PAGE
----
I paid the guy what I could. I disc jockey’d and failed safe a return. I couldn’t hear the sound of the headlamps drowning in the fog. If there was a bridge back there, it was set fire to and made example of long ago. The photographs lie like television church sermons and are being consequently destroyed. The trees—so what. A lot—and really nothing. I can still hear smoke rising like a faux 45 of someone else’s Vietnam; a water ring soundtrack to a cannibal syntax sex-mix mantra. I put tourniquets on the sound waves but nothing stops the static. I can parody on my own time; I miss the ballast truck waltzes. Everything looks unfamiliar in the rear view. It’s a silver nail, and I hang myself on it in return.

David Tomaloff
william s. burroughs

SOLD - scott riley irvine

We take turns drawing the curtains. My grandmother puts too much water in the coffeemaker and opens them before walking out of the kitchen. She forgets that the boy living down the street will see them open, think we’re home, and bring us rusty watering cans he had found in the woods. We tell him we’re not in the market for such things.

I’ve followed a blue jay down the street now for several weeks. He introduces me to neighbors. He teaches me how to string barbed wire around trees in order to ward off bears. He compliments my red mittens. He asks me how such a young man can live at such high altitudes. I ask him if he’s interested in collectible ballerinas in fair condition. He cuts the rounds short and walks me home.

There is a rock in the living room that Uncle Mike had lifted from the creek. On one side, in marker, it reads ‘Please flip me over.’ On the other ‘Thank you.’ We had tried to sell it, but Pastor Charles was doing a similar project out of his garage.

Scott Riley Irvine
Lance Olsen


Strong winds visit in the evening. Just the same as yesterday, we’re not home. The dying light renders strangers’ faces conveniently indistinct.

The gambling hells are crowded after dark. Everyone who has a lucky number has forgotten what it is. The black piano player plays on only the black keys.

Bird tracks cover the sky. My rifle jams at a critical moment. The last free Indians on the Plains nibble the grass. One of them, when I look again, is crunching bones. I try to believe we’re a democracy. The women pee standing up, the men sitting down.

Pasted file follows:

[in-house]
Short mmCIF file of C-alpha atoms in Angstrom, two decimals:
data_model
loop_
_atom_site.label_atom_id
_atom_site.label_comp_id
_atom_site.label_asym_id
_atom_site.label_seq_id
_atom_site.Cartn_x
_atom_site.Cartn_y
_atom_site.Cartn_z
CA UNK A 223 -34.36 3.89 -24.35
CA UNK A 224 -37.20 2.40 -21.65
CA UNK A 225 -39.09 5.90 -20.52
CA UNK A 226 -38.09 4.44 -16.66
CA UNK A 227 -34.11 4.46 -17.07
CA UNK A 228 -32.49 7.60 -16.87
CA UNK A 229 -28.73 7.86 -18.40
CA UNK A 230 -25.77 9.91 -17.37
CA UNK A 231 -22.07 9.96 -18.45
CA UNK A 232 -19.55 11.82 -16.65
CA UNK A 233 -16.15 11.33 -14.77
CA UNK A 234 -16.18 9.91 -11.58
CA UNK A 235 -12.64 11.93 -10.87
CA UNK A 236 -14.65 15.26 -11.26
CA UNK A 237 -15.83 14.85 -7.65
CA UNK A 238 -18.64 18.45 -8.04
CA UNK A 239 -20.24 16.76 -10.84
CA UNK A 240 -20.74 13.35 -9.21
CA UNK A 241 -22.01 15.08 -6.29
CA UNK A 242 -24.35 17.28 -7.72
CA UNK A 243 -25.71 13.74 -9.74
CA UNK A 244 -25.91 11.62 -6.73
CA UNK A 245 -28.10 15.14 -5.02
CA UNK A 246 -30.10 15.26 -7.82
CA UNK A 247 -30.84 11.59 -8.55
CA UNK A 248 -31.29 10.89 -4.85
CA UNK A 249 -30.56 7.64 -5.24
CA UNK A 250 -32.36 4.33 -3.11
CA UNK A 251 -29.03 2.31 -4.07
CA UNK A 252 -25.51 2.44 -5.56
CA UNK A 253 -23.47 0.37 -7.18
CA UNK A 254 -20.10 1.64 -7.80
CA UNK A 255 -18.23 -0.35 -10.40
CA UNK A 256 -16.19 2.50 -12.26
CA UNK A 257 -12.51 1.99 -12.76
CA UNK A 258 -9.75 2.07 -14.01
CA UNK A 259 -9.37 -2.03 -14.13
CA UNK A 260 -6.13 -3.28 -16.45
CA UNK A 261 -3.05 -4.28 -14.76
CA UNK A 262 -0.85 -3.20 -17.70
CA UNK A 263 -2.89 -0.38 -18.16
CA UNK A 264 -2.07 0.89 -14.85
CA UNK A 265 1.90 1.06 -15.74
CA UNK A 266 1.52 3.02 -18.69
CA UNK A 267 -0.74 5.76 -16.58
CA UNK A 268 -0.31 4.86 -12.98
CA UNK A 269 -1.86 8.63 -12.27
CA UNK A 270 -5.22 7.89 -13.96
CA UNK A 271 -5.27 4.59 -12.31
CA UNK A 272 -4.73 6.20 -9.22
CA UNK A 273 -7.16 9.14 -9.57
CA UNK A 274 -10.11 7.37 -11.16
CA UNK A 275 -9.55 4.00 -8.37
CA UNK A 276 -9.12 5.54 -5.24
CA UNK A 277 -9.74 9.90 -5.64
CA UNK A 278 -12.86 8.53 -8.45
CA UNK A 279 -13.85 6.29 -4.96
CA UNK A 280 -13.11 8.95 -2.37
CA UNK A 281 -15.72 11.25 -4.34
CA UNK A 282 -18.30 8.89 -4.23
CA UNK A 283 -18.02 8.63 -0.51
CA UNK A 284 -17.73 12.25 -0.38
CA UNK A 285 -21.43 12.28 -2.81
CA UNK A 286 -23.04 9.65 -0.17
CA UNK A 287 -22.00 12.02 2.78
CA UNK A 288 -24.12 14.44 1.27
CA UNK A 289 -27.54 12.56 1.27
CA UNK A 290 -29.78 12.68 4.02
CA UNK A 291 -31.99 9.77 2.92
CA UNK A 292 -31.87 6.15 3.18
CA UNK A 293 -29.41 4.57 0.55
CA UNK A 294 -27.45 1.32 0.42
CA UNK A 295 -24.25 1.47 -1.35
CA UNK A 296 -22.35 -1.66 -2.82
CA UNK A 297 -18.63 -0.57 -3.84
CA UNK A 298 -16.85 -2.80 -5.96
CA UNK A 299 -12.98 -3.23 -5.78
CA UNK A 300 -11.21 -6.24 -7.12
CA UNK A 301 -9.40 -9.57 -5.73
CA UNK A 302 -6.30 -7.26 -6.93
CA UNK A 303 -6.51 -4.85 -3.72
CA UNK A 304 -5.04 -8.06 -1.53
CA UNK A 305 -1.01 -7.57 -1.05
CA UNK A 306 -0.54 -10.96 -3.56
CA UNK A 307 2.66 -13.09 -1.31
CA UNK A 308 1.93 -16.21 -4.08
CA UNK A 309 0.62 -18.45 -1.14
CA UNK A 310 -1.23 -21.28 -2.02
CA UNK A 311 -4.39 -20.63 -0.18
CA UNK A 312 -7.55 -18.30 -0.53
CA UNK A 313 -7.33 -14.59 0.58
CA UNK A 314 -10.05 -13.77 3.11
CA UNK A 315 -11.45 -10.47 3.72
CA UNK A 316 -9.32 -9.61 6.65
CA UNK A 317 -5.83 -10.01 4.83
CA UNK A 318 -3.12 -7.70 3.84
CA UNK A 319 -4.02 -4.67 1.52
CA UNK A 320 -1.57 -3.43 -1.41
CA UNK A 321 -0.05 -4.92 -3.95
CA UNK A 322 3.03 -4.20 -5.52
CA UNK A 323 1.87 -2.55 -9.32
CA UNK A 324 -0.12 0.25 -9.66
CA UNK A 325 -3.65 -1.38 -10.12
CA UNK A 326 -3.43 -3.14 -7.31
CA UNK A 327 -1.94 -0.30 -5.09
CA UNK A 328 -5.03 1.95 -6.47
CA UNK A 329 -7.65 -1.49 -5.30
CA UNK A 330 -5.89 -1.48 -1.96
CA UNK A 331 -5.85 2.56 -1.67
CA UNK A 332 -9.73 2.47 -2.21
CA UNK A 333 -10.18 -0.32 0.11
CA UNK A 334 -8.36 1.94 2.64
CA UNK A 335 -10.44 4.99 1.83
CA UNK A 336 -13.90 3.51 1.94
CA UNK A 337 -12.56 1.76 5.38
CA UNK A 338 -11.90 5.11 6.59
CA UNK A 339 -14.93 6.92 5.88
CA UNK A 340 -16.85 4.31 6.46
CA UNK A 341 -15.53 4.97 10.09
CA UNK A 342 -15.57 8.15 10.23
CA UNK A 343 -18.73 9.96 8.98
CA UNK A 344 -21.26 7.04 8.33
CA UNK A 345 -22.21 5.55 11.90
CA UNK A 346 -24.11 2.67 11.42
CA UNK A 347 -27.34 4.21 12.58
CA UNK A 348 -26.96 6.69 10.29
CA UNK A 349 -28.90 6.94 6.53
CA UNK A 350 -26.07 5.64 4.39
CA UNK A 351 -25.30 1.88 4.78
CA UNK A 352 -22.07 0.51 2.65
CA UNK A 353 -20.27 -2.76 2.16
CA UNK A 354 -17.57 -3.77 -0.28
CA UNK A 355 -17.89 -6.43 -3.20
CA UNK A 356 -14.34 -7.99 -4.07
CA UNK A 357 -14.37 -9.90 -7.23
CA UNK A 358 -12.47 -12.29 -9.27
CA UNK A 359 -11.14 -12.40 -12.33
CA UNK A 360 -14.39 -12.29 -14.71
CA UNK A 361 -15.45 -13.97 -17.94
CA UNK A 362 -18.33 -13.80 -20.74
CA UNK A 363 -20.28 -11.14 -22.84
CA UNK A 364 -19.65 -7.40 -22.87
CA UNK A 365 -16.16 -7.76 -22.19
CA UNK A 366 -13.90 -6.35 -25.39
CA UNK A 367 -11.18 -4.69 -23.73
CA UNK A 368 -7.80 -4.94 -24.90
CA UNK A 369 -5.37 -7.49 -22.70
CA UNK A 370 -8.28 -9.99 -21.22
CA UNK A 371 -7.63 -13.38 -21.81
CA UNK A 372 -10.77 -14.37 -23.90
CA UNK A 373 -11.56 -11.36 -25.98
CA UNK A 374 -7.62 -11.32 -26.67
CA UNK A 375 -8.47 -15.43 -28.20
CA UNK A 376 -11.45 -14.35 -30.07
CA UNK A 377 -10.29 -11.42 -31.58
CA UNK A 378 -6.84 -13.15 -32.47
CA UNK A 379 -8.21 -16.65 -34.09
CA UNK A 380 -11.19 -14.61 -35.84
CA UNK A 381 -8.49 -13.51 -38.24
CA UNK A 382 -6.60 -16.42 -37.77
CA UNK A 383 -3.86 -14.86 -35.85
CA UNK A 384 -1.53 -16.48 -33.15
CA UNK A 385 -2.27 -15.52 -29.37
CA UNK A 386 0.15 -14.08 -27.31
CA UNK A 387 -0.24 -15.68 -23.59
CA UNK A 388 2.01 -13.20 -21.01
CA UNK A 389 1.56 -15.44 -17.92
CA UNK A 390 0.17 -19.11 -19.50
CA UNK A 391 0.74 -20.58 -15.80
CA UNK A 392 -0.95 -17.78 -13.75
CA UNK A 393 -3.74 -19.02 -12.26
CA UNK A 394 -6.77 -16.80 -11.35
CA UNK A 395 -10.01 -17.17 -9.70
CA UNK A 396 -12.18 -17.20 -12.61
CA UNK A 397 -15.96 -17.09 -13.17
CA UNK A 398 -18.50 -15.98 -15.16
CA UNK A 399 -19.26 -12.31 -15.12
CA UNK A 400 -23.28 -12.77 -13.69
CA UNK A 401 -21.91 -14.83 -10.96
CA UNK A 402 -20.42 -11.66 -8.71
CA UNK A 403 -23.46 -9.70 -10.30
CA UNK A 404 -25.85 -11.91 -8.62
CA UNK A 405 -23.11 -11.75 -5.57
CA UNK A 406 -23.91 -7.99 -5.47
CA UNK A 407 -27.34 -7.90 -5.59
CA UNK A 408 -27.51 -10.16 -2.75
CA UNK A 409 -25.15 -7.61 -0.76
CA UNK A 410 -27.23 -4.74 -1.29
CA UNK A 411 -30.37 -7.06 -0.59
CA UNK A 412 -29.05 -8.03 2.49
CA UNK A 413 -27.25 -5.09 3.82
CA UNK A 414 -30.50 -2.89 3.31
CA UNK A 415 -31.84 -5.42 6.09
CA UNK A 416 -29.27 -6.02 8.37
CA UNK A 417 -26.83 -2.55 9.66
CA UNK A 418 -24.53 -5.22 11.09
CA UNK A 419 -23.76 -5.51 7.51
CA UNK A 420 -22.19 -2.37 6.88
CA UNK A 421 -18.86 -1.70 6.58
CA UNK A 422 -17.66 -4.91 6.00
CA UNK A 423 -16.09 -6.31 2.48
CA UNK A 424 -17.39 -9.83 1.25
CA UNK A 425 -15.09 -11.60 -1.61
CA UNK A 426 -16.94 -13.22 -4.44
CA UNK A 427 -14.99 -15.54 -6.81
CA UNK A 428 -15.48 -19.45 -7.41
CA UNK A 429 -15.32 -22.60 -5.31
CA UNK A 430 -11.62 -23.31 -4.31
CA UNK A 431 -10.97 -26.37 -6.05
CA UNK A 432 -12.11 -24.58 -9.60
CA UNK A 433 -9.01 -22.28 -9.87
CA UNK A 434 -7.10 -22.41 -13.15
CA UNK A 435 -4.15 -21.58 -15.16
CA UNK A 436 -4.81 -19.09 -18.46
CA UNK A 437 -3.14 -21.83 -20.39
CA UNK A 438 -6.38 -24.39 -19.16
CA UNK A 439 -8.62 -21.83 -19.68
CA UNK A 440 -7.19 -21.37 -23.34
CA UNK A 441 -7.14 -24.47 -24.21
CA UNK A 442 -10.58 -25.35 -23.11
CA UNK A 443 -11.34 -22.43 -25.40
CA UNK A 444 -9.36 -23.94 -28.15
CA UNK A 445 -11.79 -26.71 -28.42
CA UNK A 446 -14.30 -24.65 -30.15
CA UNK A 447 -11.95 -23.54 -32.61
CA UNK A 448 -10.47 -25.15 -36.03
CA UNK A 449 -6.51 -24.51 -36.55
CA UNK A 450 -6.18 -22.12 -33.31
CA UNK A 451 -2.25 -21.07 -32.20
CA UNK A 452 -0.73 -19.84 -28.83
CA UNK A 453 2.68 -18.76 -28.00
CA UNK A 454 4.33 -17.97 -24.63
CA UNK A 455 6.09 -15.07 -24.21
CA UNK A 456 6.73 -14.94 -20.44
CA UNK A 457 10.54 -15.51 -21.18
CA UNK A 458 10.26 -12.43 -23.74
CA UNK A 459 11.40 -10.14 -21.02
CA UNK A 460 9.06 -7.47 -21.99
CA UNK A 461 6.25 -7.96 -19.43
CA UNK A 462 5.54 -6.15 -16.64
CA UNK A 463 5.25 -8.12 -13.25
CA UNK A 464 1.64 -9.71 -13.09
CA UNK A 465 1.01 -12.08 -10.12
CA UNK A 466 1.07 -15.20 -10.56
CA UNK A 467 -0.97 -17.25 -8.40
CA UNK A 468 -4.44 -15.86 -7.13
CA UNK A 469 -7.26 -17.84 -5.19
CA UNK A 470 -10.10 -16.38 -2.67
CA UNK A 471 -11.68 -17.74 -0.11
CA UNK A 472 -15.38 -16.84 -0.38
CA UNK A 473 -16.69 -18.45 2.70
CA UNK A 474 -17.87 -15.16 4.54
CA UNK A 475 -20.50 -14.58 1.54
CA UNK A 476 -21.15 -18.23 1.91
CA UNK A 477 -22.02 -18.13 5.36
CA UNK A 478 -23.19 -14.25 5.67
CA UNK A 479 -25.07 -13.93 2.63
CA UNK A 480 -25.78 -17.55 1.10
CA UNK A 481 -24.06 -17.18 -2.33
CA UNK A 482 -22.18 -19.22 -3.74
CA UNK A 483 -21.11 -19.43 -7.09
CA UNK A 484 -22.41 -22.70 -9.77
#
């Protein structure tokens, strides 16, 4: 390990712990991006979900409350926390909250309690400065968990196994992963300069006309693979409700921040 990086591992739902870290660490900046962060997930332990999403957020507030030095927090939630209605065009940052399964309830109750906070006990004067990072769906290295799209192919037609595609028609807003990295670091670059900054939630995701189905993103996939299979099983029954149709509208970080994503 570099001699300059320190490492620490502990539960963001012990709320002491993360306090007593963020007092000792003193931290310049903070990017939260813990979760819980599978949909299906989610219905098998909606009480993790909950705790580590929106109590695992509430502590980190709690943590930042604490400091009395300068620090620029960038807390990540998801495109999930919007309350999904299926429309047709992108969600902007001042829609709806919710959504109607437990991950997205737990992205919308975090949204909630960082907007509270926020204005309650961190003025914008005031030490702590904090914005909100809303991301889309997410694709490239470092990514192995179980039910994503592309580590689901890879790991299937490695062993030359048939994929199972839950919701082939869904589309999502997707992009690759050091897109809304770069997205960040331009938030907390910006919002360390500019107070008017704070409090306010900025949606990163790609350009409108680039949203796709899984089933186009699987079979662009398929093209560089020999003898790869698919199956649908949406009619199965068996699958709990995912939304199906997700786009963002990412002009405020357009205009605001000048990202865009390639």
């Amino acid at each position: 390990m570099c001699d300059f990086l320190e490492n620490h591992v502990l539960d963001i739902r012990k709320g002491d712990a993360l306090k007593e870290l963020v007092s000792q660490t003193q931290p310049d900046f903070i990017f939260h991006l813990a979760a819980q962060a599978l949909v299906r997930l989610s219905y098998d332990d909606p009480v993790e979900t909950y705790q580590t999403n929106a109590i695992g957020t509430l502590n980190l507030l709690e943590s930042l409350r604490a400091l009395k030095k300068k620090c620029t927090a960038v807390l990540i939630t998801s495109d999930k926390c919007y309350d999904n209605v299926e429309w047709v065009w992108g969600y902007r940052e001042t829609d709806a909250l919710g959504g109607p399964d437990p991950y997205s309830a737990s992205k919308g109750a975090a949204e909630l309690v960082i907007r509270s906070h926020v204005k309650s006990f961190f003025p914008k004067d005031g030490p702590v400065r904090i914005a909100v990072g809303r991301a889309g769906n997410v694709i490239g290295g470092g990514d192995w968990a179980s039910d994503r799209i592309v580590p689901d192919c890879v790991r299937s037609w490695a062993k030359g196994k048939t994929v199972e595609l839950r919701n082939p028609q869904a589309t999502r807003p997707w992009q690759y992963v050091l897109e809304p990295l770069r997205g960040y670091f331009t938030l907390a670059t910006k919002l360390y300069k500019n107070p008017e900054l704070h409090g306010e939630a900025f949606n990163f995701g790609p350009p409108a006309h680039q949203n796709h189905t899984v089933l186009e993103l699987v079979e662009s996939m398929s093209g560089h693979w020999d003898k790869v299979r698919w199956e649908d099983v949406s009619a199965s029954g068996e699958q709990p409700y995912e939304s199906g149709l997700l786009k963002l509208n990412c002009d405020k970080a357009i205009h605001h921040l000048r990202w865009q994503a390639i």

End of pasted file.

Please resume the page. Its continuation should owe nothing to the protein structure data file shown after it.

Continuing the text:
The shops closed at noon. I hide behind a bush. Hats sail down the street. From now on, I’m going to define love loosely.

ABOVE BELOW - casey hannan

You have to pay attention on Ghost Bridge. There's no railing. I'm not paying attention, but I can do this. I can sit here and not fall off. I'm practiced in the stationary arts.

Jack is with me. He's never done this. I'm looking at his face. His skin is rice paper. His veins are overlapping carrot shreds. He's like a spring roll. I want to close my lips on his neck and inhale. I want to bring those carrots up.

Jack watches the tracks below. I lean in. He smells like lemons. I lick his neck. He just sits there, waiting for the ghost train. He's been told some stories, but there's not really a ghost train. I don't want to tell him that. I kiss his ear, his red stubble, the corner of his mouth. He says, "It's not coming, is it?"

I say, "No. Kids get drunk here. They fall off and die. End of spooky story. If there's a train, it's not the one you're hoping for. It's full of chickens, not ghosts."

Some feathers curl around on the tracks. People say it's evidence of angels collecting souls. I sit still and say no such thing.

Casey Hannan
Magic for Beginners
Kelly Link